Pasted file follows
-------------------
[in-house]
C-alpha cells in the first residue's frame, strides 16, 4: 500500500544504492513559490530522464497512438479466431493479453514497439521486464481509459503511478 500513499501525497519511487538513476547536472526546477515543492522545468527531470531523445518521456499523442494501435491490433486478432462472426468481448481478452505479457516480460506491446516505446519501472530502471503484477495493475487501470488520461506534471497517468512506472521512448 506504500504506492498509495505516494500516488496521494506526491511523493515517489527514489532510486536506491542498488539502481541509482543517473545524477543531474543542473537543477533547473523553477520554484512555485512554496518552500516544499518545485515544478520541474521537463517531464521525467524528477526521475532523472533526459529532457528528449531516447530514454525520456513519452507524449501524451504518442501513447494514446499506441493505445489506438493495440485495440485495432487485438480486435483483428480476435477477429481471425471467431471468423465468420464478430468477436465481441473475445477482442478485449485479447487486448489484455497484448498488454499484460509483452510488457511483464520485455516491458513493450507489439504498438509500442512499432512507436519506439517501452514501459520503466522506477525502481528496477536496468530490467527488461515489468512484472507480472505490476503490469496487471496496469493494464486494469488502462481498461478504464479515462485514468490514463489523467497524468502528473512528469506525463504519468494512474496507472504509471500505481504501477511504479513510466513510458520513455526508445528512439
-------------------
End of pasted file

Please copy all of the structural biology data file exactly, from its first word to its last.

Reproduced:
[in-house]
C-alpha cells in the first residue's frame, strides 16, 4: 500500500544504492513559490530522464497512438479466431493479453514497439521486464481509459503511478 500513499501525497519511487538513476547536472526546477515543492522545468527531470531523445518521456499523442494501435491490433486478432462472426468481448481478452505479457516480460506491446516505446519501472530502471503484477495493475487501470488520461506534471497517468512506472521512448 506504500504506492498509495505516494500516488496521494506526491511523493515517489527514489532510486536506491542498488539502481541509482543517473545524477543531474543542473537543477533547473523553477520554484512555485512554496518552500516544499518545485515544478520541474521537463517531464521525467524528477526521475532523472533526459529532457528528449531516447530514454525520456513519452507524449501524451504518442501513447494514446499506441493505445489506438493495440485495440485495432487485438480486435483483428480476435477477429481471425471467431471468423465468420464478430468477436465481441473475445477482442478485449485479447487486448489484455497484448498488454499484460509483452510488457511483464520485455516491458513493450507489439504498438509500442512499432512507436519506439517501452514501459520503466522506477525502481528496477536496468530490467527488461515489468512484472507480472505490476503490469496487471496496469493494464486494469488502462481498461478504464479515462485514468490514463489523467497524468502528473512528469506525463504519468494512474496507472504509471500505481504501477511504479513510466513510458520513455526508445528512439